2. Equity Markets
Selectivity opens up new opportunities
Dr. David-Michael Lincke, Head of Portfolio Management
- Global equity markets are still ignoring the gathering clouds, but a slowing of earnings prospects worldwide and EM underperformance call for caution.
- Distinct valuation divergences between regions and countries call for selectivity from investors but also open up opportunities. In addition to emerging markets, the medium- and long-term return prospects are also attractive for parts of Europe.
- The underperformance of value stocks against growth stocks, which has now persisted for almost a decade, is puzzling; however, it suggests a buying opportunity in the medium term.
- The US stock market is threatening to become the victim of its own success: its high outperformance compared to the rest of the world comes with the downside of excessive valuations, which makes us keep our distance.
- Despite the many structural headwinds, the hurdle for positive surprises in European equities is low.
The nonchalance with which the stock markets have so far shaken off the economic risks and climbed to new highs is astonishing. However, the gradual deterioration in economic indicators worldwide and the resulting deterioration in corporate earnings prospects suggest that this is not a sustainable development and that a more challenging second half of the year can be expected. As risk aversion increases, the pronounced valuation differences between regions and countries are likely to have a greater impact. This calls for selectivity on the part of investors. In the medium and long term, emerging markets in particular offer attractive return prospects – but Japan and parts of Europe also appear interesting. US equities, on the other hand, should be avoided. Not only are they extremely expensive to value, but the high weight of the technology sector also increases the risk. Europe, on the other hand, appears favourable, but has to contend with structural and political headwinds on various fronts. We therefore continue to advise against a bargain hunt in the banking sector, and a commitment to the badly–battered automobile manufacturers seems premature. On the other hand, buying opportunities are tempting in Great Britain if one is willing to accept the continuing uncertainty surrounding the coming Brexit.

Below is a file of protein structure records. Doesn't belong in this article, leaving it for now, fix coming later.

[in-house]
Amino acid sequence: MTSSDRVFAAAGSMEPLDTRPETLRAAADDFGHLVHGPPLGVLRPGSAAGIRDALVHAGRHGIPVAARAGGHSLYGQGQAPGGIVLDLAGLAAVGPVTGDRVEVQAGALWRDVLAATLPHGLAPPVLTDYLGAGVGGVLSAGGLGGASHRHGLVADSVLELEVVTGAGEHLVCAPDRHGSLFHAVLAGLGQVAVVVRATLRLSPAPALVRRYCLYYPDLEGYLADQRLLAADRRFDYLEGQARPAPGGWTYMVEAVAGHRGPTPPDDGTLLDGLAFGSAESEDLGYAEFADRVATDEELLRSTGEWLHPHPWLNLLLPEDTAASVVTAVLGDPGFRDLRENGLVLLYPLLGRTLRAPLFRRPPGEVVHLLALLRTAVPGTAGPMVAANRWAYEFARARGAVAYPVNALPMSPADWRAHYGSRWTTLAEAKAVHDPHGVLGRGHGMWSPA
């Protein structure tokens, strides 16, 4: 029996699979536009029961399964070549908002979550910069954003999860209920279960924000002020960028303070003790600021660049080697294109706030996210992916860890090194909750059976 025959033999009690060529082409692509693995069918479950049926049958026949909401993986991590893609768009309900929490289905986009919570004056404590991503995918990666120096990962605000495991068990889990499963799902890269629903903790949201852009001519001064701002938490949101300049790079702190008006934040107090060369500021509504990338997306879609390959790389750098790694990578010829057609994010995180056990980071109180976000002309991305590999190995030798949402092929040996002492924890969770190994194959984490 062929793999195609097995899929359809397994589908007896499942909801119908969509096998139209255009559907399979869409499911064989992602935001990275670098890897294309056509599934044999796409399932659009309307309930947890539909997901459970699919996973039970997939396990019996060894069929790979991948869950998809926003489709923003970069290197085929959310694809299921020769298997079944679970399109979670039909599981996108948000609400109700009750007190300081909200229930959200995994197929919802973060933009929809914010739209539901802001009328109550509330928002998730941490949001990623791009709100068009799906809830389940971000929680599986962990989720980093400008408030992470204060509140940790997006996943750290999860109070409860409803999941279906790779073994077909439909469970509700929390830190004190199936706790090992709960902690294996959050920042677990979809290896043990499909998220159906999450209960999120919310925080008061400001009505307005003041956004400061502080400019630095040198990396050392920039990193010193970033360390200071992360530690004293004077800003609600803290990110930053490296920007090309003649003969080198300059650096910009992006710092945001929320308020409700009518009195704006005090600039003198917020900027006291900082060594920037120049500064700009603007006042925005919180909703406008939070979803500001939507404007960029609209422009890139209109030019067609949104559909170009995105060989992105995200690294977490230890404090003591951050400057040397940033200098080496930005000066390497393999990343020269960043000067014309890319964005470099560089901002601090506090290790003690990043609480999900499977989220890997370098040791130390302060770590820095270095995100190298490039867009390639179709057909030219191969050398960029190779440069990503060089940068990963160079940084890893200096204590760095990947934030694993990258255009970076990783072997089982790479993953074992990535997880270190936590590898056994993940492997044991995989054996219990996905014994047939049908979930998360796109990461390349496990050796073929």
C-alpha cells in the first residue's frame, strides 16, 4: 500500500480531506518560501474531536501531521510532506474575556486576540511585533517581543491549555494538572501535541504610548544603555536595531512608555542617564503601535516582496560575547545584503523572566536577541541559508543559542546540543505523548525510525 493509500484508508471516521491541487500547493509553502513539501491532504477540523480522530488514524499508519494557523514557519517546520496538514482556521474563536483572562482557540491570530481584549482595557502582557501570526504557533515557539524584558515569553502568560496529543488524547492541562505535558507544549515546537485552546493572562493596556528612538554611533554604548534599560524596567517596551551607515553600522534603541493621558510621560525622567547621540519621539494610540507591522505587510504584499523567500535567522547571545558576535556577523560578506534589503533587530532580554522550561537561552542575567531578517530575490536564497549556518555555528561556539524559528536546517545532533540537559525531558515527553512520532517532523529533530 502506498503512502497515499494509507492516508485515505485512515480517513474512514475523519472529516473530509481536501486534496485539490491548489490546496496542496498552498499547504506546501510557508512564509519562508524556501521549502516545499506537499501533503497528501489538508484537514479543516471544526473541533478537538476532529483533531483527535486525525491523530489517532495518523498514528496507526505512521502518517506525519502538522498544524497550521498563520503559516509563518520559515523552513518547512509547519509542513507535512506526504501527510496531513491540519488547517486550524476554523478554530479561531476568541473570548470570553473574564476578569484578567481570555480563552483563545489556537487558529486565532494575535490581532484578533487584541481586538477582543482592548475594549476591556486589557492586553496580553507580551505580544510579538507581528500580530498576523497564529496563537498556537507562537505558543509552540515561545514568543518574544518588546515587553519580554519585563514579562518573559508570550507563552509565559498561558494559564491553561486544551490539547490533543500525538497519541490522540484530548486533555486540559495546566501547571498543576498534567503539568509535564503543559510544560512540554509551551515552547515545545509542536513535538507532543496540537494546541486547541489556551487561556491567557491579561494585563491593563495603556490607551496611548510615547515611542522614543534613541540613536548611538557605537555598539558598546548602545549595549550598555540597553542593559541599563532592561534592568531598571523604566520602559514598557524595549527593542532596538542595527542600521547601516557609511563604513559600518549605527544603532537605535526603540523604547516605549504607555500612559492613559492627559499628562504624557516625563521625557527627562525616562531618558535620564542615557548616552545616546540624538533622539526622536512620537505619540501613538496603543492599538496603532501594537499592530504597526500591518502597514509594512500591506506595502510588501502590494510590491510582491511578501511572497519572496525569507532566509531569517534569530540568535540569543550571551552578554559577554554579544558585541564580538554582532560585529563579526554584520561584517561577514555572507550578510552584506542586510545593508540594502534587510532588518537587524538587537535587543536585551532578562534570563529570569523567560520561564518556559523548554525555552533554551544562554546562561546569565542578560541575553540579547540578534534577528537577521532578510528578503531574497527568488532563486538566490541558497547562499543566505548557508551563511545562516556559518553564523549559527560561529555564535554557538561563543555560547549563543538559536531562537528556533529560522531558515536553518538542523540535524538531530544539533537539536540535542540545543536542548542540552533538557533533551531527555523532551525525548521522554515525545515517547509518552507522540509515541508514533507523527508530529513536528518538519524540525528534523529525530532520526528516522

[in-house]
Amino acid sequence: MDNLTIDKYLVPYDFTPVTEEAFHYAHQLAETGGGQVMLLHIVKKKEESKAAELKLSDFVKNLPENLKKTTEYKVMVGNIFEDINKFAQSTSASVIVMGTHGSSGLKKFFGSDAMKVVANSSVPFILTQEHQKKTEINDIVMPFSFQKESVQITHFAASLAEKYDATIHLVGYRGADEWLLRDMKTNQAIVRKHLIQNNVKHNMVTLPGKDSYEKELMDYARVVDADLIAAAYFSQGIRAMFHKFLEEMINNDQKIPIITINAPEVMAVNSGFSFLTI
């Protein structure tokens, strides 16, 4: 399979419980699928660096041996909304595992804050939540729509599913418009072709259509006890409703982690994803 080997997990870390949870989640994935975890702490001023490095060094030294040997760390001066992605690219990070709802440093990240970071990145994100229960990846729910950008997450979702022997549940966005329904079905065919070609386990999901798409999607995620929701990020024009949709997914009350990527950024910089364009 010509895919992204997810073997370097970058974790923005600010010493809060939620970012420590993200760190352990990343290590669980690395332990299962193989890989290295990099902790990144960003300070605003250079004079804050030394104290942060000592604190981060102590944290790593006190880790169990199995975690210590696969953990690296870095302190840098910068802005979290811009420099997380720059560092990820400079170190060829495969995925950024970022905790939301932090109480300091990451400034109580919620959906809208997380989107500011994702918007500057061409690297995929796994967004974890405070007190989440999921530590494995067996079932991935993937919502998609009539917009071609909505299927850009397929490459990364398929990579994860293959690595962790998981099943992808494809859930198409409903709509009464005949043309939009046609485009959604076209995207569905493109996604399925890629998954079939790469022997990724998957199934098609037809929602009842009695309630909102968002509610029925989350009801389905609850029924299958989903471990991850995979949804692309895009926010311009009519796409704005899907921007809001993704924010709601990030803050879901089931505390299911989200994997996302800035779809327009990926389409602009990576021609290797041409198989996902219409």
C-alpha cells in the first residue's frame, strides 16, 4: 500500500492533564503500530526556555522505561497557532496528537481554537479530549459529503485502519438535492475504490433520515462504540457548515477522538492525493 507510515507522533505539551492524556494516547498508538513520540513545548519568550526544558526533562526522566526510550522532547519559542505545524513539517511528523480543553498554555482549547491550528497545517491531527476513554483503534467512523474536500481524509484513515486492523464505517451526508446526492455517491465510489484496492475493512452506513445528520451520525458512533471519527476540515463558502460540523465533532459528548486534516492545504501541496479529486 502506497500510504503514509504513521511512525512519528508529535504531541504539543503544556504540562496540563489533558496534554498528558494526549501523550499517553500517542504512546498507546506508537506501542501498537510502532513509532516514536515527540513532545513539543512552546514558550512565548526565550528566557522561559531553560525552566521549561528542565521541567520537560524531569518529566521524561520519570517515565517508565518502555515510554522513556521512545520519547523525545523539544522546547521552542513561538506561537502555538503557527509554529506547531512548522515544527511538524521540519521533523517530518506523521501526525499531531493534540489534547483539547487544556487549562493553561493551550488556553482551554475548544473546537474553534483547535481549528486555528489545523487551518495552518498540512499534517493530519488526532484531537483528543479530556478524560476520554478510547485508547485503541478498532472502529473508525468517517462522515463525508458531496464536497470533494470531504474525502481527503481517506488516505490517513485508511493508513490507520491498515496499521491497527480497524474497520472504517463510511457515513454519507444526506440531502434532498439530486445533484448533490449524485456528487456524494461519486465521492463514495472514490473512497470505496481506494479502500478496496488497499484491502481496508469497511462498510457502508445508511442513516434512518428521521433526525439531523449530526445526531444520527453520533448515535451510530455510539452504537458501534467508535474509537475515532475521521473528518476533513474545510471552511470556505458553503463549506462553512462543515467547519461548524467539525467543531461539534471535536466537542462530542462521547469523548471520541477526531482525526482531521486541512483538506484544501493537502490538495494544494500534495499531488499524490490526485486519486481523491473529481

Global equity markets are still ignoring the gathering clouds, but a slowing of earnings prospects worldwide and EM underperformance call for caution
While excessive pessimism and fears of recession had caused the equity markets to suffer double-digit share price losses at the end of the previous year, the picture changed abruptly at the turn of the year. What initially looked like a purely technically driven counter-movement found additional underpinning with the US Federal Reserve's change of direction. However, the fact that at least the OECD equity markets have not only shaken off consistently weaker economic data but even the hardening trade conflict between the United States and China raises doubts that the new mid-year index highs will be sustainable (see Fig. 8).
Development of selected equity markets in 2019
Even though the global average valuations are reasonable with a price-to-earnings ratio of around 15 and a dividend income of 2.9%, companies' earnings prospects are anything but promising. After a weak earnings period in the first quarter, particularly in the United States, corporate earnings growth will likely continue to cool off in the coming months. While the consensus among the analyst community had originally assumed 7%, expectations for the year as a whole have now shrunk to around 3%.